Dell releases its 'Project Ophelia' mini-PC as the Wyse Cloud Connect

A year ago, the world was first introduced to "Project Ophelia" a mini-PC dongle from Dell designed to connect to a TV or monitor via an HDMI or MHL port. Now that device is finally on sale, with a new name - the Wyse Cloud Connect - for $129.

The press release makes it clear that it is being aimed for the enterprise market, rather than consumers. Dell says that the device will allow employees to work on their virtual desktops anywhere in the world that has a compatible monitor or television, combined with enterprise-level security. The device supports Citrix, Microsoft, and VMware virtual desktop solutions.

The Wyse Cloud Connect runs on a "hardened" and more secure version of Android 4.1 with a multi-core Cortex-A9 ARM processor, along with 1 GB of RAM and 8 GB of onboard flash storage. There's a mini-USB port that can be used to connect peripherals like a keyboard or mouse and a microSD slot for added storage space.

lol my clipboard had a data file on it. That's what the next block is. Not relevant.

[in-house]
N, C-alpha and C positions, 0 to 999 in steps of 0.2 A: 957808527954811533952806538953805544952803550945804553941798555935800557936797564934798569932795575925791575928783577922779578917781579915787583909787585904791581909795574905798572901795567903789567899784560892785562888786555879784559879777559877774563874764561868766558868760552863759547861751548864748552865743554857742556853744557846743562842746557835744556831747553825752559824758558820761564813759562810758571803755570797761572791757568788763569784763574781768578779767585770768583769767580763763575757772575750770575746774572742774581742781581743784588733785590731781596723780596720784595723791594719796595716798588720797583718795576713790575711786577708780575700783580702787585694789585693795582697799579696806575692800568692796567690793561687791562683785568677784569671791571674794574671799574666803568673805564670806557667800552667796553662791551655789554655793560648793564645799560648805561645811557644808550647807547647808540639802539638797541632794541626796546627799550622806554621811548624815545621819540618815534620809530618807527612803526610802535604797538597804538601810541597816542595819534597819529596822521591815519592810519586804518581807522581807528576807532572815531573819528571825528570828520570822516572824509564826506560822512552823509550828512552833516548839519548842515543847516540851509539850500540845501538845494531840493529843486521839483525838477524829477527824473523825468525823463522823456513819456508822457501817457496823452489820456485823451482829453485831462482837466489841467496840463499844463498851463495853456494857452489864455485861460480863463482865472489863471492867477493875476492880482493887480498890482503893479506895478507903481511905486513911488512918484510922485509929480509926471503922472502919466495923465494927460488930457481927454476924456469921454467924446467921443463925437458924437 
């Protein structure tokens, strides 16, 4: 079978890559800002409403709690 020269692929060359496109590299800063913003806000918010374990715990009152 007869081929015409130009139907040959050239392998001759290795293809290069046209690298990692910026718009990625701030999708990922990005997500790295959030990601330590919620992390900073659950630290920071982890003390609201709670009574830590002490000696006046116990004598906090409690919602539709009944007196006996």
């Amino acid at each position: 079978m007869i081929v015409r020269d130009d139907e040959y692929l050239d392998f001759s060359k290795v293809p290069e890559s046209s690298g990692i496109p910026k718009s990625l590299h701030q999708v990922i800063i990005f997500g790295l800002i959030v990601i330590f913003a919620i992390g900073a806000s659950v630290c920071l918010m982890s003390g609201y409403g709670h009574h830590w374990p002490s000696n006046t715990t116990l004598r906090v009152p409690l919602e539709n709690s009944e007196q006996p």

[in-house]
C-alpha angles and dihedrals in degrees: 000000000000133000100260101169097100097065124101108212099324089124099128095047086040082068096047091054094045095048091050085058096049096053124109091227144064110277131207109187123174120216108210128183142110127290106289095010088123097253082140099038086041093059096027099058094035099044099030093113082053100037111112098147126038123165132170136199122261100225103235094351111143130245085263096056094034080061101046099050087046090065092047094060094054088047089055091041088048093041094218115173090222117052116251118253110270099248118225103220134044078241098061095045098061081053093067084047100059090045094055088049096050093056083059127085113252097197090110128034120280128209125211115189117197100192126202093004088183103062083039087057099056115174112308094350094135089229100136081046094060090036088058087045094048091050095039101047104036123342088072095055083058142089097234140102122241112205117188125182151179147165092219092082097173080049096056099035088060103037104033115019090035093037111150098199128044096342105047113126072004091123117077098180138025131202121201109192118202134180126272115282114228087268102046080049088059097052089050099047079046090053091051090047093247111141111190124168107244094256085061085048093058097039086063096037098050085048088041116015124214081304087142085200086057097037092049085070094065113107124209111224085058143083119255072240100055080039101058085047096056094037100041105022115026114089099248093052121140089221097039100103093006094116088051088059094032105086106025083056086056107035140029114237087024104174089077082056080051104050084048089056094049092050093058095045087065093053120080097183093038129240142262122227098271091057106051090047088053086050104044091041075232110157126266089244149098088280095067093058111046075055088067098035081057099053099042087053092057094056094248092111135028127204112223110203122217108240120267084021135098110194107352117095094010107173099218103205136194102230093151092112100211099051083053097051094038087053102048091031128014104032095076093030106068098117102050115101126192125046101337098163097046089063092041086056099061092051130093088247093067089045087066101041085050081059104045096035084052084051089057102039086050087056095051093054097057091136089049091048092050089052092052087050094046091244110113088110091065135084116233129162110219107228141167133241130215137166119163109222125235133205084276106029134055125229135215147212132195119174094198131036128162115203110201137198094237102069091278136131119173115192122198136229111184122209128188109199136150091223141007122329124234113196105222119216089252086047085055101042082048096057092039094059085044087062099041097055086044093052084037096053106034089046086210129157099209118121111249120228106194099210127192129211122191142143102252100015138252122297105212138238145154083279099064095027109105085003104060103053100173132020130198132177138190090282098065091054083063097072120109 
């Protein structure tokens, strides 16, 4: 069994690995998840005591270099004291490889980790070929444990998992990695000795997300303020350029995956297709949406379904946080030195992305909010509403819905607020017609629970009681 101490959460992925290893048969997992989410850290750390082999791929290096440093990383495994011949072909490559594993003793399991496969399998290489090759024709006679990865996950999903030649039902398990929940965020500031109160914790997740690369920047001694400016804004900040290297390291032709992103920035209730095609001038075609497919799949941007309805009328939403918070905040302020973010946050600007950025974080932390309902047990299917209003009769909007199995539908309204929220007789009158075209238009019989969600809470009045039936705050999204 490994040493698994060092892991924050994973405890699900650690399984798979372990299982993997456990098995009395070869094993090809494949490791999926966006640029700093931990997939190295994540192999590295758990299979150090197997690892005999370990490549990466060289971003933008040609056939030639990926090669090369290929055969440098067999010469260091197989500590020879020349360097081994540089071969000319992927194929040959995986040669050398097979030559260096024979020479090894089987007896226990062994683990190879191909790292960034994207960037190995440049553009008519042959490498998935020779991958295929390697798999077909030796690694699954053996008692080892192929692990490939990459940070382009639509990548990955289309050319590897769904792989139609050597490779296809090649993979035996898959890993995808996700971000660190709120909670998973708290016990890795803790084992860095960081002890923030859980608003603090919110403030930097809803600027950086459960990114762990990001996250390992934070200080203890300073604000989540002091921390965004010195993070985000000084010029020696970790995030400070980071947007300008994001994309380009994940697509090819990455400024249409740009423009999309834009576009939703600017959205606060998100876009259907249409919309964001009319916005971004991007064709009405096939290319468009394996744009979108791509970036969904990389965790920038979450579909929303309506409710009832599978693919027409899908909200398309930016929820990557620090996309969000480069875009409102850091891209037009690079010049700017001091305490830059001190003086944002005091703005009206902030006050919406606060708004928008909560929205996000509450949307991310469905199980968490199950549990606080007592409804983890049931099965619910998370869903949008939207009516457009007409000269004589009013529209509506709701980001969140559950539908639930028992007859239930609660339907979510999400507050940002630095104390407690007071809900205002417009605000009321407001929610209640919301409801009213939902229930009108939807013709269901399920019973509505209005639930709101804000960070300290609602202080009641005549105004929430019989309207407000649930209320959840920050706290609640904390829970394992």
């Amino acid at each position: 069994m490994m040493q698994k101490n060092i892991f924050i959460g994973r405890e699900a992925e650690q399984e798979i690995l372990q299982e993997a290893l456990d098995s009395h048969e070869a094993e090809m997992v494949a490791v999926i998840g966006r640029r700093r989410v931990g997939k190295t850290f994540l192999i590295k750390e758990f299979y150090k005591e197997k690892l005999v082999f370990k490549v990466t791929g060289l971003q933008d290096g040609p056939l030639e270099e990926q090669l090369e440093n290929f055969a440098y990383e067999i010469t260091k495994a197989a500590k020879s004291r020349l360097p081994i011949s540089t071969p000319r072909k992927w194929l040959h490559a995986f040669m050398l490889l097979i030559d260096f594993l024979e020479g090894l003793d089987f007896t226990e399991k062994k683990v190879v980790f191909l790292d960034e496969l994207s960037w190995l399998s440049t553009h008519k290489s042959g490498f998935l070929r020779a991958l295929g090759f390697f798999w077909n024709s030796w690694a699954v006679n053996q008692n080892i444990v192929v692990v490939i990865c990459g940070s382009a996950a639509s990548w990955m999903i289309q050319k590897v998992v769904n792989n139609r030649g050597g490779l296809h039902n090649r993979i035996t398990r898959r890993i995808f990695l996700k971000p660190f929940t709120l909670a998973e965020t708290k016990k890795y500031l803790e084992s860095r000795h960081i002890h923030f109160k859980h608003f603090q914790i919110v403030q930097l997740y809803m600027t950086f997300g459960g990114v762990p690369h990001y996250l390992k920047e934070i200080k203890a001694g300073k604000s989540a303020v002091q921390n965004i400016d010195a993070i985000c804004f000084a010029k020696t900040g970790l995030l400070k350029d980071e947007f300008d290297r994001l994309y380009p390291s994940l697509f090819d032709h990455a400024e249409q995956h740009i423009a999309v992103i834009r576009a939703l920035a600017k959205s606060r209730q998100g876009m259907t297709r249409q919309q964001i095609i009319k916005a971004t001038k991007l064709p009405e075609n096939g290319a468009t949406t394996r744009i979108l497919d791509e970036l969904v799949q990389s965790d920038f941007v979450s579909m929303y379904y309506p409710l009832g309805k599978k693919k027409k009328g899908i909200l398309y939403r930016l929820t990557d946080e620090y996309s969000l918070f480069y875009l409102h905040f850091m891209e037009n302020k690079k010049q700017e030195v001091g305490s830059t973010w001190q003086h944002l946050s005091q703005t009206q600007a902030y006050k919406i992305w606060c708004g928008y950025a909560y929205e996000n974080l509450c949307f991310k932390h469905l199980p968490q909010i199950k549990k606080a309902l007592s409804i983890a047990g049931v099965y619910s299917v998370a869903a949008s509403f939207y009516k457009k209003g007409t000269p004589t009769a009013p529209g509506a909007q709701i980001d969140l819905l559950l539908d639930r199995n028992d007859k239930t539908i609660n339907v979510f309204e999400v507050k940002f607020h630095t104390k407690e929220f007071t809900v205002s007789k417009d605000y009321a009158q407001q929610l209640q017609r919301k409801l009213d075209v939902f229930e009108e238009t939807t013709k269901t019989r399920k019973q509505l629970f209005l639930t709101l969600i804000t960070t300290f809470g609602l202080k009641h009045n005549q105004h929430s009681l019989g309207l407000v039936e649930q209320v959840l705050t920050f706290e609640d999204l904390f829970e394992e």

While the dongle is designed primarily as a way to connect to virtual Windows or Mac OS desktops, it is also a full Android device with Google Play, which means owners can download, install and use a "wide variety" of apps and games from the store.

Source: Dell | Image via Dell

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I hear what people are saying about this being a thin client, but FloatingFatMan is right, you can buy these Android sticks for half the price and install the app to use them as a thin client. Any IT desktop support tech can set them up so that they boot straight-to what ever app you want to access your virtual desktop with; Thus, a cheap(er) thin client. You can even "roll your own" ROM if you wanted and image them to save time. These things are so cheap that it might not make a lot of sense to pay big bucks for support when they are basically disposable. Not saying that's an option for every business out there but I can see some Chinese outfit jumping on this and severely undercutting Dell here.